Home/Daniel Larison/The Regime Change Policy Keeps Failing in Venezuela

The Regime Change Policy Keeps Failing in Venezuela

The AP reports on the failed coup attempt in Venezuela:

For the third time this year, the big moment in Venezuela has turned into a bust.

Trump administration officials had expected that Wednesday might turn out to be the beginning of the end for President Nicolas Maduro with senior government figures withdrawing support and the opposition launching a mass uprising with military backing.

Or at least that’s what the administration had been led to believe.

But the promised defections didn’t happen, the military uprising never materialized and Maduro still appeared to be firmly in command of the South American nation. Trump officials were back to complaining about the support Venezuela receives from Cuba and Russia while issuing vague warnings of military action [bold mine-DL].

For an administration that is trying to overthrow another government, they are awfully quick to whine about outside support for the Venezuelan government. It’s not as if Russian and Cuban support for Maduro is a secret or a surprise. Bolton’s complaints about Russian interference in a country where the U.S. is trying to depose the current leadership would almost be funny if he weren’t a top official in charge of a policy of regime change. Instead, the sheer hypocrisy of Bolton’s posturing is sickening. Considering how often the U.S. has interfered in and allied with countries on Russia’s borders, it is hard to take Bolton seriously when he says, “This is our hemisphere — it’s not where the Russians ought to be interfering.” The presumption that the U.S. is free to interfere in the internal affairs of any of our neighbors in “our hemisphere” is a throwback to the worst of our imperialist and Cold War dealings with Latin America. Public statements like this reveal the administration’s true attitudes and discredit their policy.

If the “plan” to remove Maduro failed to take Maduro’s external support into account, it was a bad plan from the start. Each of the potential “big moments” has gone bust for several reasons, but one of the main reasons is that both the opposition and the administration have assumed that everything would fall into place and that their opponents would put up no resistance. They did not anticipate how things might go wrong, and have never made contingencies for what to do if the first poorly-designed “plan” doesn’t succeed. They have assumed that the military was ready to defect en masse and just needed a signal to do so, and every time most of the military has chosen not to cooperate with their wishful thinking. Like typical interventionists, they underestimate the difficulty of achieving their goals and overrate their ability to shape and control events.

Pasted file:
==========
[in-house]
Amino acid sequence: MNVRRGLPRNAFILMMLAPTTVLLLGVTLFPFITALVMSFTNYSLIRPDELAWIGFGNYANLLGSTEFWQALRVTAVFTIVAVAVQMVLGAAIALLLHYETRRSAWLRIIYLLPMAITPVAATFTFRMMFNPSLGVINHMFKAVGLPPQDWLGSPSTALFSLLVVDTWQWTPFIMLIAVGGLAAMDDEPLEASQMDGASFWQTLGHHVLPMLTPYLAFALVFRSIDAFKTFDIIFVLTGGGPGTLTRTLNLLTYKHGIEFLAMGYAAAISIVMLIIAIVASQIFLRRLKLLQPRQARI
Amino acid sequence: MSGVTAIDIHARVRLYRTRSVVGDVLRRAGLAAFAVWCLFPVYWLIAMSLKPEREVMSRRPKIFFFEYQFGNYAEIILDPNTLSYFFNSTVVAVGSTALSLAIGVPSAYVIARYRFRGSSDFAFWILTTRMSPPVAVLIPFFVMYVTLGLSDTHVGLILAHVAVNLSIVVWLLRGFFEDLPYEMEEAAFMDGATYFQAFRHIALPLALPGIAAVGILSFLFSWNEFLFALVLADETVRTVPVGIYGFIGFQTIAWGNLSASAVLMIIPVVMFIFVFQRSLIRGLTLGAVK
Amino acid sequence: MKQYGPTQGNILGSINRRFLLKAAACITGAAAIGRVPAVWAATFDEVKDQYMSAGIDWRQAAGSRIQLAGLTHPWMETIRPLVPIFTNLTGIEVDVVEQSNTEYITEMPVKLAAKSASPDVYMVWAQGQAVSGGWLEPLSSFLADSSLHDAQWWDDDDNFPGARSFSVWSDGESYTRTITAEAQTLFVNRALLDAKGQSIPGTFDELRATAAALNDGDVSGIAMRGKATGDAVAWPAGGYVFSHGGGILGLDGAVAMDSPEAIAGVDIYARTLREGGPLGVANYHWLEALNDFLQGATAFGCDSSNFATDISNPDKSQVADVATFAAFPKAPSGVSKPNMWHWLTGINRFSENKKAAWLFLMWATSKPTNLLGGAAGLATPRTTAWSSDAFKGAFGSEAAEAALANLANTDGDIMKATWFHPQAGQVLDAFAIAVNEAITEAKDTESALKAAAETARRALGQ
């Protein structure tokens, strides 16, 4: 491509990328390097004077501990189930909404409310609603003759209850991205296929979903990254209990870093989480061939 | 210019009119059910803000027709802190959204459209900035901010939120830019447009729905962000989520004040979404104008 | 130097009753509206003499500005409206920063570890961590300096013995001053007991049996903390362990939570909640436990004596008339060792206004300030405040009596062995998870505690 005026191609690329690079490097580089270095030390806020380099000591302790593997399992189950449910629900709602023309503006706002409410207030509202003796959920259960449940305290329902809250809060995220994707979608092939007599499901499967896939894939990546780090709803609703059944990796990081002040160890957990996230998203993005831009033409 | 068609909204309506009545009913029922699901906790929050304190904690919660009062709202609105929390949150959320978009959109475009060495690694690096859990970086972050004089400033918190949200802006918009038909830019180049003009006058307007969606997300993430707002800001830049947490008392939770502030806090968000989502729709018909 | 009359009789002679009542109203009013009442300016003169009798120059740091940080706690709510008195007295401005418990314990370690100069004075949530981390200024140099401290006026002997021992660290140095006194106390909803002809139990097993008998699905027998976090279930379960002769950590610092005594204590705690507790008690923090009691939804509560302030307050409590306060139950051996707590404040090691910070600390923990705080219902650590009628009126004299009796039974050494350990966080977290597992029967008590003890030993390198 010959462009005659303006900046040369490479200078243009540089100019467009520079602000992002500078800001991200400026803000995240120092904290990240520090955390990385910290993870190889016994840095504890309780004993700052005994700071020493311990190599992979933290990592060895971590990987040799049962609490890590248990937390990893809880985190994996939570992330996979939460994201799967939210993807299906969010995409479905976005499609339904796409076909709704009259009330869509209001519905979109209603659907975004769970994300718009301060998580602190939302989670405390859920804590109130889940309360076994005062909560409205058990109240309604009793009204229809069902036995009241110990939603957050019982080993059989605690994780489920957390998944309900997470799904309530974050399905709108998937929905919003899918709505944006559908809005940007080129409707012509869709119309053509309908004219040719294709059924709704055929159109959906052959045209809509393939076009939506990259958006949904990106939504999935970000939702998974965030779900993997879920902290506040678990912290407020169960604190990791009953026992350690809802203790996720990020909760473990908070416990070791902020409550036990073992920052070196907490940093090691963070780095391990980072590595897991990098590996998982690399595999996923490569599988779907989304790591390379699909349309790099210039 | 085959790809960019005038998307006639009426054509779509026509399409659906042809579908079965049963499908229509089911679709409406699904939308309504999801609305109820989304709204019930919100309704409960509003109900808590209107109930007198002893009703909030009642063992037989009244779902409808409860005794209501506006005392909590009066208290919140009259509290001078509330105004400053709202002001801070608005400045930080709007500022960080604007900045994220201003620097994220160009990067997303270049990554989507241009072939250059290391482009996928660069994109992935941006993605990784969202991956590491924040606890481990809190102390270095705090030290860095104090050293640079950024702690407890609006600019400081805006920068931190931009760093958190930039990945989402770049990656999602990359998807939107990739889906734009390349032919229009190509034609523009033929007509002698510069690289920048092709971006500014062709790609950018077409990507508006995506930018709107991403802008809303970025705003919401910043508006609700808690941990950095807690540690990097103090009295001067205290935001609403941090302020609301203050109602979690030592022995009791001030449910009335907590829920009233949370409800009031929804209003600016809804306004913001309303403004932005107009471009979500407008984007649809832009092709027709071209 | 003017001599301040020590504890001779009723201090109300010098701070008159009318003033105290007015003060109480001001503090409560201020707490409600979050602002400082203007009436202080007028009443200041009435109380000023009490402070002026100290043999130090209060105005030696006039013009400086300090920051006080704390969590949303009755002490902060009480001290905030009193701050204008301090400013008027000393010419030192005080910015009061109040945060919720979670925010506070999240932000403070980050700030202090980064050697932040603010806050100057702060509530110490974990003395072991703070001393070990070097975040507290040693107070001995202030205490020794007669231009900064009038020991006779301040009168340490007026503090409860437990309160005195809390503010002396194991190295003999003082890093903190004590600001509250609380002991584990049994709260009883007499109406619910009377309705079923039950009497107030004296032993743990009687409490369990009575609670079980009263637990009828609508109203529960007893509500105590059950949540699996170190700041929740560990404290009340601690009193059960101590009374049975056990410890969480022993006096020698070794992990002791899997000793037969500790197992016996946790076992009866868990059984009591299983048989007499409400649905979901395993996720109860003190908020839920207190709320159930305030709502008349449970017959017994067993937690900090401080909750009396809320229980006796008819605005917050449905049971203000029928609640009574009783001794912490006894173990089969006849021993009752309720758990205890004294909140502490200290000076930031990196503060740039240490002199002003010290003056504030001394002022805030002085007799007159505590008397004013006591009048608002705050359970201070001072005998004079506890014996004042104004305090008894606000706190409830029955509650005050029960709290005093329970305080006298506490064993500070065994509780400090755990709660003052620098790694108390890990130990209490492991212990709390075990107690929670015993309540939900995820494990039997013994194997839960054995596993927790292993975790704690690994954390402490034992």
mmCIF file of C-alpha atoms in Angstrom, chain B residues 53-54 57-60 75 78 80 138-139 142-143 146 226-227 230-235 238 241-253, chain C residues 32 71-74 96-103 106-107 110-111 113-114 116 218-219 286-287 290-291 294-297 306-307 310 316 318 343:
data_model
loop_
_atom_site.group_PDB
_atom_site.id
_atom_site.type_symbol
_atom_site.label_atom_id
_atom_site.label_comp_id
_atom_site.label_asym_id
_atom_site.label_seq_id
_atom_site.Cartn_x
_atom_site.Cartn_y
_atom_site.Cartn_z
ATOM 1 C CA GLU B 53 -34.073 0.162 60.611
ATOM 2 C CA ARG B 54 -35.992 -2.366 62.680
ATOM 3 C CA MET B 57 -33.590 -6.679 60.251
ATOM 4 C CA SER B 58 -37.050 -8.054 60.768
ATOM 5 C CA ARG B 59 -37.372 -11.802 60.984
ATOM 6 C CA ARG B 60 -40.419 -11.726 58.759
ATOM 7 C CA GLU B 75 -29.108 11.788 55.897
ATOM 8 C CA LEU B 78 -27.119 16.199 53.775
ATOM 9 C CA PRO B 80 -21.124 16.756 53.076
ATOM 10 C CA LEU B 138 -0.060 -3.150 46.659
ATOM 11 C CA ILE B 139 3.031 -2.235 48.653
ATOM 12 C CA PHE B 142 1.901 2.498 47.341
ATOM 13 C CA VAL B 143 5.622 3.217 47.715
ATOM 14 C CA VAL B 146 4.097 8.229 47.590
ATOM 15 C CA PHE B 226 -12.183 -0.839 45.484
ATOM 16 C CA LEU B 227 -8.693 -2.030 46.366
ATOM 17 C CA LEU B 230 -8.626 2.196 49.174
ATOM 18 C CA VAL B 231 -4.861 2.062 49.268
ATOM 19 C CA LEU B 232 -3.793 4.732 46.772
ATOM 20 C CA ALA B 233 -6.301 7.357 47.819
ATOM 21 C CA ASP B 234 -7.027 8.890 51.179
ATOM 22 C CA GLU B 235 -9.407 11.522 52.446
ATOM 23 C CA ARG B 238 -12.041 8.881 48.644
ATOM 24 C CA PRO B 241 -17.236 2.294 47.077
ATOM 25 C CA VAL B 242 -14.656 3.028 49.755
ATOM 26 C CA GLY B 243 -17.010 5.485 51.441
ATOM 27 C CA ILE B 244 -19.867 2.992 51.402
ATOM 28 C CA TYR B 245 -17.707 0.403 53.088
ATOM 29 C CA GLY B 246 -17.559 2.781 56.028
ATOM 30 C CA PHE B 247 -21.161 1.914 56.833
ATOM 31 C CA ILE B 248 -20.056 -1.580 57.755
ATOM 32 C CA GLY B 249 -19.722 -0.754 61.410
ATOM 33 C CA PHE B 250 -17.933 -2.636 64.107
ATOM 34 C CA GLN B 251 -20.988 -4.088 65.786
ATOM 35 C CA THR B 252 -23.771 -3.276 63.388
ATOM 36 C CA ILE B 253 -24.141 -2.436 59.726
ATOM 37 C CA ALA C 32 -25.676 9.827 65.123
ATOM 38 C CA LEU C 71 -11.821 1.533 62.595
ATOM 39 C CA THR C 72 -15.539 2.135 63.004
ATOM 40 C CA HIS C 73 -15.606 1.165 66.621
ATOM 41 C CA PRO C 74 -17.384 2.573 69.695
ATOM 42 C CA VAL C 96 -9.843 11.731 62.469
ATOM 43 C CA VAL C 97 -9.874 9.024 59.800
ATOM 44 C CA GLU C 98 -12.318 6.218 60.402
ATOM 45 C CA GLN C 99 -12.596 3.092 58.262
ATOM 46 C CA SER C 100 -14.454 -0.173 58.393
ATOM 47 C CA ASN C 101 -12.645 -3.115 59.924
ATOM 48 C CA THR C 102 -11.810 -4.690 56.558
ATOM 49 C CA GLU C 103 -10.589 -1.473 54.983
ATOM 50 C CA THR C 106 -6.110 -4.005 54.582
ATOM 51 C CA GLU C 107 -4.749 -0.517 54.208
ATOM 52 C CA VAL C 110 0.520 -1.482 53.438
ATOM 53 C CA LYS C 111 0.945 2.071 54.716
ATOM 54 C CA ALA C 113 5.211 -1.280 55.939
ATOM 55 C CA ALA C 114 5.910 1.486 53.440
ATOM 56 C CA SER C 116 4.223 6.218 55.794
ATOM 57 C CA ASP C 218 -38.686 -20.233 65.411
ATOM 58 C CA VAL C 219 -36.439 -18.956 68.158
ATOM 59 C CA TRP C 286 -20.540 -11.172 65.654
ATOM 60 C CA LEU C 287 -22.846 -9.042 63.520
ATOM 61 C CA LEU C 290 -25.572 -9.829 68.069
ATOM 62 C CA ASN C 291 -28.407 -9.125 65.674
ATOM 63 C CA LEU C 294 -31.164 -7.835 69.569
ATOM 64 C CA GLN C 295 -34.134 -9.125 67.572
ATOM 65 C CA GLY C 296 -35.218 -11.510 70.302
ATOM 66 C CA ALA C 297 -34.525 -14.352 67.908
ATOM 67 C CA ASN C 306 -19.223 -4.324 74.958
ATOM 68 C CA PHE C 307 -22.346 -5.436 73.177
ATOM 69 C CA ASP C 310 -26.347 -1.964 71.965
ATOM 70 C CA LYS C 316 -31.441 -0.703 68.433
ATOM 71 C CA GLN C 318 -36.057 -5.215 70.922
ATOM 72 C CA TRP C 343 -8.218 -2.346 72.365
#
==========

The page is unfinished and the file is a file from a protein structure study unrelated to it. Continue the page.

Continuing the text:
One of the curious things about the ongoing crisis in Venezuela is Maduro’s apparent reluctance to lock up his rival. It may be that Guaido has been permitted to remain free because each new failed attempt to dislodge Maduro proves how little real power Guaido has. The longer the crisis drags on without resolution, the weaker Guaido will get because he is unable to deliver on his promise to remove the current government:

“I think Maduro understands that, strategically, it’s in his interest to watch Guaido unravel on his own and be picked apart by members of his own opposition coalition,” said Geoff Ramsey, an analyst at the Washington Office on Latin America, a human-rights organization.

This is the same reason why Guaido and his outside backers have to keep trying to force the issue and make something happen, but each time that they make a hasty, ill-conceived attempt their failure makes regime change less likely.

about the author

Daniel Larison is a senior editor at TAC, where he also keeps a solo blog. He has been published in the New York Times Book Review, Dallas Morning News, World Politics Review, Politico Magazine, Orthodox Life, Front Porch Republic, The American Scene, and Culture11, and was a columnist for The Week. He holds a PhD in history from the University of Chicago, and resides in Lancaster, PA. Follow him on Twitter.

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